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CitationKranz, J. J., & Linder, R. L. (1973). Value of Black Hills forest communities to deer and cattle. Journal of Range Management, 26(4), 263-265.
PublisherSociety for Range Management
JournalJournal of Range Management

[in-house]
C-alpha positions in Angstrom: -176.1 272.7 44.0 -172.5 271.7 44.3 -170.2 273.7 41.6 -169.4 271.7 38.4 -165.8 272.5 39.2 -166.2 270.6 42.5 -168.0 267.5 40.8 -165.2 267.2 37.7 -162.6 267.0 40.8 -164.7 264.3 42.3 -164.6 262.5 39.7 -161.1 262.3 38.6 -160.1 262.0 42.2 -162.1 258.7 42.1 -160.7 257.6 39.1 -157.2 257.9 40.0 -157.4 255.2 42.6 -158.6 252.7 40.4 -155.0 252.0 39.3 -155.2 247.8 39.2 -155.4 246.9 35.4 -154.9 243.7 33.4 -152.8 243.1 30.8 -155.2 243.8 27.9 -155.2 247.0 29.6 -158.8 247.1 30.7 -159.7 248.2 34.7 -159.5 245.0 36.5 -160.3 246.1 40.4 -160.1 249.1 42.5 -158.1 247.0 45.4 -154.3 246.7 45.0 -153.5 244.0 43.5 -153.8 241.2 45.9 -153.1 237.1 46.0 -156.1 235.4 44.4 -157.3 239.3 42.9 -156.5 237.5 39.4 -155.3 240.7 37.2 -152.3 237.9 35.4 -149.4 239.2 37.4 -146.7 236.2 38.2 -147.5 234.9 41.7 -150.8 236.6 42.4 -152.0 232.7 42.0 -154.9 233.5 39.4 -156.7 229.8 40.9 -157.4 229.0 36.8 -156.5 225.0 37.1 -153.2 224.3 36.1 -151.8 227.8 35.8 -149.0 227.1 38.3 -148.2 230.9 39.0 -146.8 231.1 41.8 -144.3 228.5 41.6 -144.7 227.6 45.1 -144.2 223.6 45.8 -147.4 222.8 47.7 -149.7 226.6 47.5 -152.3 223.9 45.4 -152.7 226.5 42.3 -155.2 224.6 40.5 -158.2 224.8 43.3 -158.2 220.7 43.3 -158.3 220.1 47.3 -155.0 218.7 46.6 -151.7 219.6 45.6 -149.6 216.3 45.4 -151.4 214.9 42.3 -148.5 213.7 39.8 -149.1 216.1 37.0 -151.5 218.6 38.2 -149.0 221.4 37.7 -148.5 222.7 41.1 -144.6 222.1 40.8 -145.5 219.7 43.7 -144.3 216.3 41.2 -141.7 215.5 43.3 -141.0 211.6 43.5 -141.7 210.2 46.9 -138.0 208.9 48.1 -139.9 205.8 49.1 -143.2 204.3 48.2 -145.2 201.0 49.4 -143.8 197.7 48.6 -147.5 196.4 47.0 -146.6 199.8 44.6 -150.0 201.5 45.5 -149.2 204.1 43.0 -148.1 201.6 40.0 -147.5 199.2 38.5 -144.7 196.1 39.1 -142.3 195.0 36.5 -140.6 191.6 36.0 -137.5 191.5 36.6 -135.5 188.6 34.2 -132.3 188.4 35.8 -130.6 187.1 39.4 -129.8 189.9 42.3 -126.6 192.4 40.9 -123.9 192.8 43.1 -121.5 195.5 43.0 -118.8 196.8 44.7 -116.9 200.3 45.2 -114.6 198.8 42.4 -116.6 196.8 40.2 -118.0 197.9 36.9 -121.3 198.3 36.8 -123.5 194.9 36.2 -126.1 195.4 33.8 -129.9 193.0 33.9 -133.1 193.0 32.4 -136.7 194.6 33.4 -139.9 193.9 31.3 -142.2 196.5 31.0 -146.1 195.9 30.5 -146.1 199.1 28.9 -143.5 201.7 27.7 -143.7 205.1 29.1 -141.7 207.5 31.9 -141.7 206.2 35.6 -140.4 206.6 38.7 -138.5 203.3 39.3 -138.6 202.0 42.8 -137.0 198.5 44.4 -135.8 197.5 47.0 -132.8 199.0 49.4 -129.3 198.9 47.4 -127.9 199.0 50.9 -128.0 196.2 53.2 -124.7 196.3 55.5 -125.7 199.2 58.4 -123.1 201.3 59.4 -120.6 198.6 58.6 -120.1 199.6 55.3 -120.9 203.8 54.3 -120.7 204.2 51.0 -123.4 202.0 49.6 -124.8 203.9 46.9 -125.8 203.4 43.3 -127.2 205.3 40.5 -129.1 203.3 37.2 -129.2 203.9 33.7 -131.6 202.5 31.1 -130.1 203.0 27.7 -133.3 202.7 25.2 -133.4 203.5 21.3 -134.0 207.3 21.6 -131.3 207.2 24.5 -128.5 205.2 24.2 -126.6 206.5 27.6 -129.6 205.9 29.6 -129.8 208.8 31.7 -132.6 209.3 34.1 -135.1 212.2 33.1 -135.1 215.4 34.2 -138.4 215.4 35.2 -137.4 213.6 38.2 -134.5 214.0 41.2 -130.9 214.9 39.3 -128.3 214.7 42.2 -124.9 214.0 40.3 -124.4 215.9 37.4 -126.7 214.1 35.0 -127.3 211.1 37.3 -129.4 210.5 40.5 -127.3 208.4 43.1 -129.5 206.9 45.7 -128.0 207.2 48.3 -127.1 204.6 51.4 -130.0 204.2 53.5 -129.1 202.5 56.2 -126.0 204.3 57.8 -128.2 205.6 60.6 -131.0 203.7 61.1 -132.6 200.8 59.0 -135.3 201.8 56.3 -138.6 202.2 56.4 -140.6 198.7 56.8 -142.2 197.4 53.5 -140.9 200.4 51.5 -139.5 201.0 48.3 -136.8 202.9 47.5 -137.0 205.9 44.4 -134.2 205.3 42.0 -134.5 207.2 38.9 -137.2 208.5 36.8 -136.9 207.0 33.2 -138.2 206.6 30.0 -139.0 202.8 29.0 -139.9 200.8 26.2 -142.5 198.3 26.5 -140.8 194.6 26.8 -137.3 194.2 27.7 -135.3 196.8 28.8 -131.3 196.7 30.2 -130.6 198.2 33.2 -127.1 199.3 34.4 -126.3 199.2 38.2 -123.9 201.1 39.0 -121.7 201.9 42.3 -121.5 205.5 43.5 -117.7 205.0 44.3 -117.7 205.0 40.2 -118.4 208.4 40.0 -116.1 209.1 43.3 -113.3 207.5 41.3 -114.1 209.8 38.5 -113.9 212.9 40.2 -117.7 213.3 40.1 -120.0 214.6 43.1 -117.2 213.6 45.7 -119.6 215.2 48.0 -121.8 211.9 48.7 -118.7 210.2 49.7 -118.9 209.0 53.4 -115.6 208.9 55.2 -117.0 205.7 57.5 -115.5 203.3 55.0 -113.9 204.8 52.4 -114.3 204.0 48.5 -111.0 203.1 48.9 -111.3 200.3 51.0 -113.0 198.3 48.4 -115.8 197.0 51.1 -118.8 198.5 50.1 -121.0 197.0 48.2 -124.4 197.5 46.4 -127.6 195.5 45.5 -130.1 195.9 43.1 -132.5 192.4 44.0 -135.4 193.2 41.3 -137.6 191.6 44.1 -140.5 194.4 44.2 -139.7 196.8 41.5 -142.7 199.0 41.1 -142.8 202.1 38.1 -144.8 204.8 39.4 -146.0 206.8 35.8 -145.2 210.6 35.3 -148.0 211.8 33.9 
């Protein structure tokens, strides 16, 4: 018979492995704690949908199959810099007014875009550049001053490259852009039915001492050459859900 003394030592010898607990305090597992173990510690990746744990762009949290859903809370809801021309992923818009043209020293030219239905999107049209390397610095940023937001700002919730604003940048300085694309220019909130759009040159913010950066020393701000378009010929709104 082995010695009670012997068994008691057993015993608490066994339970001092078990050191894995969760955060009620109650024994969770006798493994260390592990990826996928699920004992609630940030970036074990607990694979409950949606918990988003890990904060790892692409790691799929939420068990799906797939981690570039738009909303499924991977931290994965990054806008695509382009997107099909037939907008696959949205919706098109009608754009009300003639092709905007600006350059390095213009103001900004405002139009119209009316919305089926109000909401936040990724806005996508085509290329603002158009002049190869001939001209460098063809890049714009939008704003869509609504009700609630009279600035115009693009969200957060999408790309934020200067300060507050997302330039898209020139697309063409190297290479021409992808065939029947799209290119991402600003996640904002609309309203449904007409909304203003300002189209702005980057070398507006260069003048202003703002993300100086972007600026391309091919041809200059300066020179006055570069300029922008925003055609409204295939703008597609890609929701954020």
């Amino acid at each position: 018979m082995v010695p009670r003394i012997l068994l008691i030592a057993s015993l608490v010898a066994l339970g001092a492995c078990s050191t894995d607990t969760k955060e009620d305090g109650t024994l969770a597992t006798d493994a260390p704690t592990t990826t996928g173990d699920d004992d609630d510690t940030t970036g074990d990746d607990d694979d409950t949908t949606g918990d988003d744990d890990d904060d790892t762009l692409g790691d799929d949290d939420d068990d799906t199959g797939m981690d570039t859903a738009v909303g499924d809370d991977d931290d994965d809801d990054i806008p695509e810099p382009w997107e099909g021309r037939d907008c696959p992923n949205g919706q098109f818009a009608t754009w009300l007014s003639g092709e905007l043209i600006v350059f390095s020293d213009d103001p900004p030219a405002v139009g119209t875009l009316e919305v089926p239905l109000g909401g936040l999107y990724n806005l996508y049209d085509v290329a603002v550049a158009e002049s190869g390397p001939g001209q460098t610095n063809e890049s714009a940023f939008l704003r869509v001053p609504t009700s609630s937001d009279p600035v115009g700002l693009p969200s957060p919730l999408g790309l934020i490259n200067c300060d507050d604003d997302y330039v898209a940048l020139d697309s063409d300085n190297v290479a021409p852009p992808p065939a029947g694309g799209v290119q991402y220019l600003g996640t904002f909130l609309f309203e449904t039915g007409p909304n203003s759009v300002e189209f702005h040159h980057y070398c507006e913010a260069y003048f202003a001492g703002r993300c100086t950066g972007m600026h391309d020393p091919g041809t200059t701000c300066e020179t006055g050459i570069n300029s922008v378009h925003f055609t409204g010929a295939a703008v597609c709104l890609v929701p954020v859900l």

AbstractAspen, pine, and mixed aspen-pine communities were studied at three different locations in the Black Hills National Forest of South Dakota from 1968 to 1970. Overstory densities were greatest in pine with a basal area (diameter at breast height) of 180.5 ft2 per acre. Aspen-pine had 133.6 ft2 per acre and aspen 89.5 ft2 per acre. Understory production was inversely related to overstory density with 590 lb/acre air-dried forage in aspen, 415 lb/acre in mixed aspen-pine, and 215 lb/acre in pine. Aspen communities appeared to represent better feeding areas for both deer and cattle than mixed aspen-pine or pine. However, use by white-tailed deer, estimated by pellet group density, was greatest in mixed aspen-pine. Cattle use, estimated by chip density, was greatest in aspen and least in pine.